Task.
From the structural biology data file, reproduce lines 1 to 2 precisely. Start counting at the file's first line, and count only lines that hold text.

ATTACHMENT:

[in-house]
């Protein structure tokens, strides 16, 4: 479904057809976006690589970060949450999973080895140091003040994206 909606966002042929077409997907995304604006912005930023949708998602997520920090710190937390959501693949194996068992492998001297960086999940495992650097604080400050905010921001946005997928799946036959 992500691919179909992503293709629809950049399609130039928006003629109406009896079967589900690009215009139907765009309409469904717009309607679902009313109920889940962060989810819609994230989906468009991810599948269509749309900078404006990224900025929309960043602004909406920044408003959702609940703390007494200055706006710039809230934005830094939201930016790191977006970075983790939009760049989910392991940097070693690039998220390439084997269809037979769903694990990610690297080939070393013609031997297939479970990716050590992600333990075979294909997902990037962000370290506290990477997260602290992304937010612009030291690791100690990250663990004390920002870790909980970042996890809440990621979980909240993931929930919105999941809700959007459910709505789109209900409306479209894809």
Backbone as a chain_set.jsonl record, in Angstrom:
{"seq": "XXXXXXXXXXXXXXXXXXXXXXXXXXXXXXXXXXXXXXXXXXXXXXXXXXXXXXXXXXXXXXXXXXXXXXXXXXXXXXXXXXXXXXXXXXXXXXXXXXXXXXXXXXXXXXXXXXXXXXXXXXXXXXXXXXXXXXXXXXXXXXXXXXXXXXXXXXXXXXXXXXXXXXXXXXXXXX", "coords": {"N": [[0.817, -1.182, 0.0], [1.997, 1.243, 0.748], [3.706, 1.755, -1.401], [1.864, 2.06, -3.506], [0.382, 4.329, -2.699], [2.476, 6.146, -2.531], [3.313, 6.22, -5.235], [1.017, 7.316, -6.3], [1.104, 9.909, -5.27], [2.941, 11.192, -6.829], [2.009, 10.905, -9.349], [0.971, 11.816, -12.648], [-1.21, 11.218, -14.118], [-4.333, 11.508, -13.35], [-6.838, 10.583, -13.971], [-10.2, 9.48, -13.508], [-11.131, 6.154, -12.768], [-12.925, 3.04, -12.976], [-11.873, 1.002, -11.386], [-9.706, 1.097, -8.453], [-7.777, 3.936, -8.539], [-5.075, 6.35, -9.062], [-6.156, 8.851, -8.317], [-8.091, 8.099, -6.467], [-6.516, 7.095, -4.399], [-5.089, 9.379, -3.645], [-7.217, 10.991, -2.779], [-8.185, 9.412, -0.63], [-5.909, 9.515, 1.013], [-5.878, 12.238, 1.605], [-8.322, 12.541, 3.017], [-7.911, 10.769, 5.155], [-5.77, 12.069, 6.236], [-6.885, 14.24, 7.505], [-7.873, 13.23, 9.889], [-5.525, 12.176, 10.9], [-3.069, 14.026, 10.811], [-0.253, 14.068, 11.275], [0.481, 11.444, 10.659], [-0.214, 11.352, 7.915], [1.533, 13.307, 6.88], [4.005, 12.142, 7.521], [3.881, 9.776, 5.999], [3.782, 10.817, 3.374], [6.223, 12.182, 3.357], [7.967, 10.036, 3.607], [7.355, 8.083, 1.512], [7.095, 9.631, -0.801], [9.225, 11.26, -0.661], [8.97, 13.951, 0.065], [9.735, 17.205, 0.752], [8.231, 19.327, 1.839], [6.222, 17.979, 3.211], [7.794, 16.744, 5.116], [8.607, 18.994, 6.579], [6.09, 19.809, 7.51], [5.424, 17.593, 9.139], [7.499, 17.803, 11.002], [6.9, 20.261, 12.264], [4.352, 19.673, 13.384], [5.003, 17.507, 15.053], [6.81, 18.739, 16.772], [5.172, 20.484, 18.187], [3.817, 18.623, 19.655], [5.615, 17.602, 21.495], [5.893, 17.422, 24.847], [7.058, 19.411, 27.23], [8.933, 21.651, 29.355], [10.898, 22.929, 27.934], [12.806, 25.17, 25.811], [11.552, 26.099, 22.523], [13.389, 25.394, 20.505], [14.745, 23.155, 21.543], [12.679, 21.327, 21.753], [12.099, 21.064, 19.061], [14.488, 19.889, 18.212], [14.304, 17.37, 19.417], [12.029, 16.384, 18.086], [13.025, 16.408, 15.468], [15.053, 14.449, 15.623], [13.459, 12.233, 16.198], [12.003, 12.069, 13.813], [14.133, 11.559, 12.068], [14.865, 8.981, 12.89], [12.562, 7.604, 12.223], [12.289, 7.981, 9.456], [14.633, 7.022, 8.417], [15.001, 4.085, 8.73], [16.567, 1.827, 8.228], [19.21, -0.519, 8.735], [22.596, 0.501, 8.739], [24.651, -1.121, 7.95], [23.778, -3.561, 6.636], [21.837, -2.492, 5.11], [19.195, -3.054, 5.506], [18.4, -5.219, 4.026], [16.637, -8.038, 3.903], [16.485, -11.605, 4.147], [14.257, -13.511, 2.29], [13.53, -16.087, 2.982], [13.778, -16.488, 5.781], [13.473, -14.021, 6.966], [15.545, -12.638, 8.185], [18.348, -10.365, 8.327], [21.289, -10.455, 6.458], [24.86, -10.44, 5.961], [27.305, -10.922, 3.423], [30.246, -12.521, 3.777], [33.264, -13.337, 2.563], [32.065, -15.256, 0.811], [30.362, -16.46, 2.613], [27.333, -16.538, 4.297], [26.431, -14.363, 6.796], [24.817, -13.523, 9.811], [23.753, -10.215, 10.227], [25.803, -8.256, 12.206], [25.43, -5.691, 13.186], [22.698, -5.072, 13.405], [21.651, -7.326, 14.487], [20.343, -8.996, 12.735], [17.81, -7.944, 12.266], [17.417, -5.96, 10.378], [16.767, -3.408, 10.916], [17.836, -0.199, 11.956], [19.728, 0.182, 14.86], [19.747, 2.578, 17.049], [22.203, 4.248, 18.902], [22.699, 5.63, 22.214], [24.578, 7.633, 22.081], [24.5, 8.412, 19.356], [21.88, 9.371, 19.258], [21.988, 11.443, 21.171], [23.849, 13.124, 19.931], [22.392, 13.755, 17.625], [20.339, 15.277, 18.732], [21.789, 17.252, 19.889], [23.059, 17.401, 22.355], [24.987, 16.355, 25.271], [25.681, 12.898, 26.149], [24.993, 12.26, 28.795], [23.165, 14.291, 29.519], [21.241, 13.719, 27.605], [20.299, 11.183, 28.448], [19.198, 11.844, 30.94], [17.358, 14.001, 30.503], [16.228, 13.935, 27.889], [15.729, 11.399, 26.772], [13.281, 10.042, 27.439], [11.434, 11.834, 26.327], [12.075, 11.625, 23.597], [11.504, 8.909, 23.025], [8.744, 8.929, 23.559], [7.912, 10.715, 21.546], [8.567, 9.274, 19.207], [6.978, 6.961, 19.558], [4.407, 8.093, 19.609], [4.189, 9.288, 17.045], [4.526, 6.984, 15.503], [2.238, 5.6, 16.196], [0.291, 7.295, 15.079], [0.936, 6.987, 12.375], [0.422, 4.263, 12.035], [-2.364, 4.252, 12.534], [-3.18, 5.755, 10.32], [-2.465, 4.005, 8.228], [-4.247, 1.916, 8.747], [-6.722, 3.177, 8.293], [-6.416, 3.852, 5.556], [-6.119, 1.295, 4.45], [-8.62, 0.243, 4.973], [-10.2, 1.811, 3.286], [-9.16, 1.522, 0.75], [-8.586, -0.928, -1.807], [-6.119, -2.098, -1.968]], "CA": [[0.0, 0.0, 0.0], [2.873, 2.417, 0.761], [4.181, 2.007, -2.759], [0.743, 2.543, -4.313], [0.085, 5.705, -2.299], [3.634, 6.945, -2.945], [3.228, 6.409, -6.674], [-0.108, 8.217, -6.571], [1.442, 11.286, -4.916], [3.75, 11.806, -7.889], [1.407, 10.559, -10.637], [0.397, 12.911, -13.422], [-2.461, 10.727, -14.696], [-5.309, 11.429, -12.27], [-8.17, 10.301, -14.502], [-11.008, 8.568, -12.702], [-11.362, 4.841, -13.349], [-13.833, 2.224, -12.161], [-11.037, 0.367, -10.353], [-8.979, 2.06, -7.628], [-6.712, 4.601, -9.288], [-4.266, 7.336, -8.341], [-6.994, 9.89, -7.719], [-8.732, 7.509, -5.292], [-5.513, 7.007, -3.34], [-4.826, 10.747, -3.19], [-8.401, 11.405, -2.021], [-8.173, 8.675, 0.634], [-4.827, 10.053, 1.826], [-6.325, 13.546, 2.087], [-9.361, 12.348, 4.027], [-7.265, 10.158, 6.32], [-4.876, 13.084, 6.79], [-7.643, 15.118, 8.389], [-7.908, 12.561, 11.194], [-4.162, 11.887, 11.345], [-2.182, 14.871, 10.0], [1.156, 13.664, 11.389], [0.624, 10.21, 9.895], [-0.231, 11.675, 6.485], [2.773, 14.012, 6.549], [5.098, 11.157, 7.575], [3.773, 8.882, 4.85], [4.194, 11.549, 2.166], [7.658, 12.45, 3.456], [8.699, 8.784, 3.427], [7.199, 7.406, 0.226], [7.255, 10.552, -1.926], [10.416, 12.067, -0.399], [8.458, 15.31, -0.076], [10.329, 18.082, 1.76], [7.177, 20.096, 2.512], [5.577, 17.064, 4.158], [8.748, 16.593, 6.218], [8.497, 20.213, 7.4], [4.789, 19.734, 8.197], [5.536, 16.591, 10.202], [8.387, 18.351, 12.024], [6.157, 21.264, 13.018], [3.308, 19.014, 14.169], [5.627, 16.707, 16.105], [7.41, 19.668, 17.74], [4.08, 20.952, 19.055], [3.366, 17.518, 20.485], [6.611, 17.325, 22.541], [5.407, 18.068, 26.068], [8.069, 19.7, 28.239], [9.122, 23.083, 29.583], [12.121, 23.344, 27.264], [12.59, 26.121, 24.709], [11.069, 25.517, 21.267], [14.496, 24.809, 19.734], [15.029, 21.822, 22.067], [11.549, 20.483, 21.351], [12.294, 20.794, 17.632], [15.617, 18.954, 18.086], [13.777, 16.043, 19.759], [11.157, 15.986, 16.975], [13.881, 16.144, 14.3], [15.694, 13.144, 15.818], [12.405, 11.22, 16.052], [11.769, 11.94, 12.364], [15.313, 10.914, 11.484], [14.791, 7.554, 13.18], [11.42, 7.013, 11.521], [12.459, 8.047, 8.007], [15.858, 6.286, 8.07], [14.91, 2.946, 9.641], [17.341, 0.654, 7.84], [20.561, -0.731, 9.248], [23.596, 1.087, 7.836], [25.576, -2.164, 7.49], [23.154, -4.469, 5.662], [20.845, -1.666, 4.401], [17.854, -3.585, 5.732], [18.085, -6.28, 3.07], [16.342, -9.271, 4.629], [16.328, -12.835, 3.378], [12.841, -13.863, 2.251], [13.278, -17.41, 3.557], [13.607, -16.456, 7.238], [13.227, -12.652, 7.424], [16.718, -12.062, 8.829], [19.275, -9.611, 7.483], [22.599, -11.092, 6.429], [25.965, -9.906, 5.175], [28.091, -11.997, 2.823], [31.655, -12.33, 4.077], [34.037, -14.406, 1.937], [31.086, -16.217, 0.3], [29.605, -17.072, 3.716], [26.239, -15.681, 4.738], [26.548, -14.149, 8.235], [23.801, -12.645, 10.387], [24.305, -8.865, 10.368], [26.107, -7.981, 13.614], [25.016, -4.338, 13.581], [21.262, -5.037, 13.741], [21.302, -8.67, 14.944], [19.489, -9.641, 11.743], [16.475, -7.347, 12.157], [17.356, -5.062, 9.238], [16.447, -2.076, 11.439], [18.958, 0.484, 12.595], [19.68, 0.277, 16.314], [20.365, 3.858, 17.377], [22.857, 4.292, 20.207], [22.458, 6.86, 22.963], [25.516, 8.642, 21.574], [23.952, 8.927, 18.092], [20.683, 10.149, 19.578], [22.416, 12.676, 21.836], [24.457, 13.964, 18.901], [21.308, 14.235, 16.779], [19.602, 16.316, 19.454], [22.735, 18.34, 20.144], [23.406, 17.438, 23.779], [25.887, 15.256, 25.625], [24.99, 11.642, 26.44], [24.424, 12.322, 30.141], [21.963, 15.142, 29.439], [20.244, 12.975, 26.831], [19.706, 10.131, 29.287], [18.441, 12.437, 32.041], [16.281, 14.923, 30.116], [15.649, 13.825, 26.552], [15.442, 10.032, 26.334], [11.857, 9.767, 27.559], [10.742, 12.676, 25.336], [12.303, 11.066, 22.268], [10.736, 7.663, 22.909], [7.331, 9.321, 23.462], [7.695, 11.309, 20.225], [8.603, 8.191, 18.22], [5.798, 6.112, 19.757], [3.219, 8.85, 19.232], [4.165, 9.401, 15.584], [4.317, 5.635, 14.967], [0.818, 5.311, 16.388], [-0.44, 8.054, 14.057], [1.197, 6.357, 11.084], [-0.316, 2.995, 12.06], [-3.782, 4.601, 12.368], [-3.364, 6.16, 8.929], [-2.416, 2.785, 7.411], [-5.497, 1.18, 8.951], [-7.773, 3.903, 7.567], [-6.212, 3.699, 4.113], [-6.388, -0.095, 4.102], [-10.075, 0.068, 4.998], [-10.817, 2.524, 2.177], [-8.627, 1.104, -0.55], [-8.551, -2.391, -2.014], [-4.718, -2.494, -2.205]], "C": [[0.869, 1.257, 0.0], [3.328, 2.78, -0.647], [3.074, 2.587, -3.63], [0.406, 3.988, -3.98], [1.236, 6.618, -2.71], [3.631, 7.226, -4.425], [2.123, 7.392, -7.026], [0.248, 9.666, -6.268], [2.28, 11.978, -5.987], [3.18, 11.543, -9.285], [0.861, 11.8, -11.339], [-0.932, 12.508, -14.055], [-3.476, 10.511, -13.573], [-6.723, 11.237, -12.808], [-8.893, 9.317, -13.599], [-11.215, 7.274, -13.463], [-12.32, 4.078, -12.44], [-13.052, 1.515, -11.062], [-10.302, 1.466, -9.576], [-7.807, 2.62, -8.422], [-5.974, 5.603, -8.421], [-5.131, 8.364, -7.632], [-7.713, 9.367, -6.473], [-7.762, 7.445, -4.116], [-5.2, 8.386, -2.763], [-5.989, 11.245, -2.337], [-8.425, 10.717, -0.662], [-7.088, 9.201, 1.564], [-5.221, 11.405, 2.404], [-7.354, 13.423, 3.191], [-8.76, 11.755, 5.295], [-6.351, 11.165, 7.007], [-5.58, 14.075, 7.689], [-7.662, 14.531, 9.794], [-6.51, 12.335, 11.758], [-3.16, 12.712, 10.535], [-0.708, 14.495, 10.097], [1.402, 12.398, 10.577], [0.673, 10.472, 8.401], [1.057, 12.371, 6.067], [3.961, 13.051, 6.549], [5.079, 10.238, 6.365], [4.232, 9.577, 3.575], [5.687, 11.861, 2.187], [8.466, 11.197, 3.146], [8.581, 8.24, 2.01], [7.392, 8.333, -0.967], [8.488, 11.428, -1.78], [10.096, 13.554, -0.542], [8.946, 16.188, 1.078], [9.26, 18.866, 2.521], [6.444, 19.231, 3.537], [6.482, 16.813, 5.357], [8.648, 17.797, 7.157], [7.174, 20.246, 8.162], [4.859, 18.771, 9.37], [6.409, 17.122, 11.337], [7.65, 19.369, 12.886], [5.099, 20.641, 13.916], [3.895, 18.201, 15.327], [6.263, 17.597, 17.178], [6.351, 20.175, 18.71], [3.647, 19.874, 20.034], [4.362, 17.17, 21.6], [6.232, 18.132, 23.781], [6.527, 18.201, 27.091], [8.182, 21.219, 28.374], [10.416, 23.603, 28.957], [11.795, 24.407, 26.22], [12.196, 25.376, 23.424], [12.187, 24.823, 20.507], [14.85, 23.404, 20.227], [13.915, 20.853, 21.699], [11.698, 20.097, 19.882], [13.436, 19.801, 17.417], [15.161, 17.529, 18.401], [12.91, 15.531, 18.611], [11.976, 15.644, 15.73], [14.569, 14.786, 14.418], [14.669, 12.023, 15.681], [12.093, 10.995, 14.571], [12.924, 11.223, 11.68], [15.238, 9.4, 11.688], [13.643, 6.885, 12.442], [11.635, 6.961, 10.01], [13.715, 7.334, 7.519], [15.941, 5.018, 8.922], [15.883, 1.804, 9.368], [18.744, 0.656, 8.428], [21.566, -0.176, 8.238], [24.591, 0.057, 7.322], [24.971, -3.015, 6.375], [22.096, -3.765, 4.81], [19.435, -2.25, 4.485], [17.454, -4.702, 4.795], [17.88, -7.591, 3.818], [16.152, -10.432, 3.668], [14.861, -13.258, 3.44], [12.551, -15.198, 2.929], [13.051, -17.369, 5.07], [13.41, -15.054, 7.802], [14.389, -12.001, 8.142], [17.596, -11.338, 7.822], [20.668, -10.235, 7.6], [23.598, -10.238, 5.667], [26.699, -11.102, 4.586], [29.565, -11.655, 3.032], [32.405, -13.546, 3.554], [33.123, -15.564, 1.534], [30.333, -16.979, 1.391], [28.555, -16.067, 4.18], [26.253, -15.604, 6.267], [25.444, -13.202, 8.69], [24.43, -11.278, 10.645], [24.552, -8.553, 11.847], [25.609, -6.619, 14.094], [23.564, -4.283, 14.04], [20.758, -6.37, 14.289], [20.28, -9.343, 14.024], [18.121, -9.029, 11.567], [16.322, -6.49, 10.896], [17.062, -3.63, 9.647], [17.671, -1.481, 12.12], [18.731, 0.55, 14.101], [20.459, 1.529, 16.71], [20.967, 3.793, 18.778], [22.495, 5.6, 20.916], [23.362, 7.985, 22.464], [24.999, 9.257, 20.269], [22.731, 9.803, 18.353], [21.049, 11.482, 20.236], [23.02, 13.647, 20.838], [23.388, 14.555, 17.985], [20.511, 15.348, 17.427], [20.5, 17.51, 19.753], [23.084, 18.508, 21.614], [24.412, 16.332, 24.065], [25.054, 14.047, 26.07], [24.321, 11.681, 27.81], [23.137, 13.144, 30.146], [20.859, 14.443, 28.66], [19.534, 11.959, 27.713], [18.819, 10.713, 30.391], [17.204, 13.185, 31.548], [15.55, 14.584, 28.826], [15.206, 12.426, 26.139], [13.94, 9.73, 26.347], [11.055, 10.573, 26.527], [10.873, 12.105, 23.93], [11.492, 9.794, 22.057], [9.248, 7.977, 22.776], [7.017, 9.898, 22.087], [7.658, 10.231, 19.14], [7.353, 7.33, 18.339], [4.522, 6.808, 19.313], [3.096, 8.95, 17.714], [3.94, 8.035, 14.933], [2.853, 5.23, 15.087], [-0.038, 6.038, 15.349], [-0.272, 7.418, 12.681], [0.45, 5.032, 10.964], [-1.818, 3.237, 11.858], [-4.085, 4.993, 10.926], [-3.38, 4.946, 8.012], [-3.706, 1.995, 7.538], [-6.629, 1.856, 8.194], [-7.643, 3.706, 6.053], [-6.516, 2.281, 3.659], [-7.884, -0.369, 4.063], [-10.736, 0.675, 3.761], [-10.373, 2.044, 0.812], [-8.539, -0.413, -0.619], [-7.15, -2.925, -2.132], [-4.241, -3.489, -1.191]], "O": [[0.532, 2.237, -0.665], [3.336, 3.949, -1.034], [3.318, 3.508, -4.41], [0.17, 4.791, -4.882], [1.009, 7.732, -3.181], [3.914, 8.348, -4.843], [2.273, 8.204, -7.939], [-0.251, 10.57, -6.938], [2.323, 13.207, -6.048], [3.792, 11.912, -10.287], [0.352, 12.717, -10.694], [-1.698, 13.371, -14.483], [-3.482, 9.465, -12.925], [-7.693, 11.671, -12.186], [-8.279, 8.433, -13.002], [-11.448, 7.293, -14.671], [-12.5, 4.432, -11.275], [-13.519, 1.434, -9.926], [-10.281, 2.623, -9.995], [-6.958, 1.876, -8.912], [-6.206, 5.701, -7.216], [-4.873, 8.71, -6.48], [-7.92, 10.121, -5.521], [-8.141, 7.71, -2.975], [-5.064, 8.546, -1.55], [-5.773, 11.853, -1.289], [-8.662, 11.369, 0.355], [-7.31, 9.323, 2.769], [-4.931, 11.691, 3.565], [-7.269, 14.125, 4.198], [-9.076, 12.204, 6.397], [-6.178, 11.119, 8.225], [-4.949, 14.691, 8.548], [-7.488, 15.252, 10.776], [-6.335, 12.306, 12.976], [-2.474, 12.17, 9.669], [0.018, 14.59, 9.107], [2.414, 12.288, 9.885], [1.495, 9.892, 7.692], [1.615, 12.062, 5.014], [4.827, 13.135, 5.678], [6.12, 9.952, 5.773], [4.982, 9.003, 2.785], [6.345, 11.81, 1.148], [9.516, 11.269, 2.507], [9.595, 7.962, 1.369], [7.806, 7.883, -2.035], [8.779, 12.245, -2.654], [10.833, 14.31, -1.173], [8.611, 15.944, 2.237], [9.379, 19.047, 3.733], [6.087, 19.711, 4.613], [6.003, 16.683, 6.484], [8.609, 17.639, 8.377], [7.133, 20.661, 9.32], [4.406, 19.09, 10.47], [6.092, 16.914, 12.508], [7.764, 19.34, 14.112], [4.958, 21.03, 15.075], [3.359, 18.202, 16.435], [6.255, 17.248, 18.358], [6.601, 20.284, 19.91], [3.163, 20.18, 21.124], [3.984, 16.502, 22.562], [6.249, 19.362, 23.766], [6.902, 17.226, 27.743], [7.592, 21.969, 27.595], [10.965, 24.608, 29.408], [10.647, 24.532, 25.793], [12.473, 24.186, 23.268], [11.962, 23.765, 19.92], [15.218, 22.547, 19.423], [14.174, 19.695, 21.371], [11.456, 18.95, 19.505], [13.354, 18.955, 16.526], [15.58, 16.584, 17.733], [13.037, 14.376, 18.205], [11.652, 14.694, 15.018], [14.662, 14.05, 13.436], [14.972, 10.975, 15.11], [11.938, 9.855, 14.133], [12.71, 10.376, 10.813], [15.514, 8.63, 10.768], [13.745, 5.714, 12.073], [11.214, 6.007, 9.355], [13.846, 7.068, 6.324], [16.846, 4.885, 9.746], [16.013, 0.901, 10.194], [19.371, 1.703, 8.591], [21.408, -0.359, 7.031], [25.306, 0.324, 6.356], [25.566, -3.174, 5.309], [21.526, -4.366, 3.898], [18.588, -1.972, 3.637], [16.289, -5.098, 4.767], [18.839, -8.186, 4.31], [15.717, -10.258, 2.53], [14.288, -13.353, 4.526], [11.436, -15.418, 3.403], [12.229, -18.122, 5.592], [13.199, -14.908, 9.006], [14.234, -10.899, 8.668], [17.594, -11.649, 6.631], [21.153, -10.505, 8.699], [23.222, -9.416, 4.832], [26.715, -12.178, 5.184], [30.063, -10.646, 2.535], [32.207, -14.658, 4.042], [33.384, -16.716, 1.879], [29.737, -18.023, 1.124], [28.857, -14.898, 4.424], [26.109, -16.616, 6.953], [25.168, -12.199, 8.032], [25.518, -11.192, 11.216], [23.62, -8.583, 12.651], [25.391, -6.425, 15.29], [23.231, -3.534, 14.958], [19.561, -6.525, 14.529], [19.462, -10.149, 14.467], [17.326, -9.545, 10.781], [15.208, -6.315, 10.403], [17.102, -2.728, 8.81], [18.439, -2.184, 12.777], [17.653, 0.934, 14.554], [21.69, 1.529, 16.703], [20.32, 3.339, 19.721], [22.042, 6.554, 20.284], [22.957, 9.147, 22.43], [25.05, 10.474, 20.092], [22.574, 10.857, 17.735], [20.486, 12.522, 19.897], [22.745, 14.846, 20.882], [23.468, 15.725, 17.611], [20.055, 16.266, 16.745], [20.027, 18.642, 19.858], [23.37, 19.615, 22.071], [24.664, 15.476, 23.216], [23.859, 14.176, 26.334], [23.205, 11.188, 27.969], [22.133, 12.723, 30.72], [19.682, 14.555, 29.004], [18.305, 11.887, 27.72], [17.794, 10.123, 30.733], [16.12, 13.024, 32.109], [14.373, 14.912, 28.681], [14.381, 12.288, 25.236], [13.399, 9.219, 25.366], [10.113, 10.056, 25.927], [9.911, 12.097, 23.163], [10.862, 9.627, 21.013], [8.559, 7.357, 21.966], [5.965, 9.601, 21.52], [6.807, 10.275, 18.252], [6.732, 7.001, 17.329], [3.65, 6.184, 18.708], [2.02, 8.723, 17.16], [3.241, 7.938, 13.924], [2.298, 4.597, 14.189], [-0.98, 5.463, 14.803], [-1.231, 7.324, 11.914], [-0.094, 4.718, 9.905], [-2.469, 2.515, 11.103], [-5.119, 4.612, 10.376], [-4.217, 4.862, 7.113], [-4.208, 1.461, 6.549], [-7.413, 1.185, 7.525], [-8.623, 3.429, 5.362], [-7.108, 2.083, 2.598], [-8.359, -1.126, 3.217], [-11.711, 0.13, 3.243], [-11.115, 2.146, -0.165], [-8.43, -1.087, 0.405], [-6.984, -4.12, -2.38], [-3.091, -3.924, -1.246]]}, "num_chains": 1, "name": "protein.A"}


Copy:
[in-house]
């Protein structure tokens, strides 16, 4: 479904057809976006690589970060949450999973080895140091003040994206 909606966002042929077409997907995304604006912005930023949708998602997520920090710190937390959501693949194996068992492998001297960086999940495992650097604080400050905010921001946005997928799946036959 992500691919179909992503293709629809950049399609130039928006003629109406009896079967589900690009215009139907765009309409469904717009309607679902009313109920889940962060989810819609994230989906468009991810599948269509749309900078404006990224900025929309960043602004909406920044408003959702609940703390007494200055706006710039809230934005830094939201930016790191977006970075983790939009760049989910392991940097070693690039998220390439084997269809037979769903694990990610690297080939070393013609031997297939479970990716050590992600333990075979294909997902990037962000370290506290990477997260602290992304937010612009030291690791100690990250663990004390920002870790909980970042996890809440990621979980909240993931929930919105999941809700959007459910709505789109209900409306479209894809």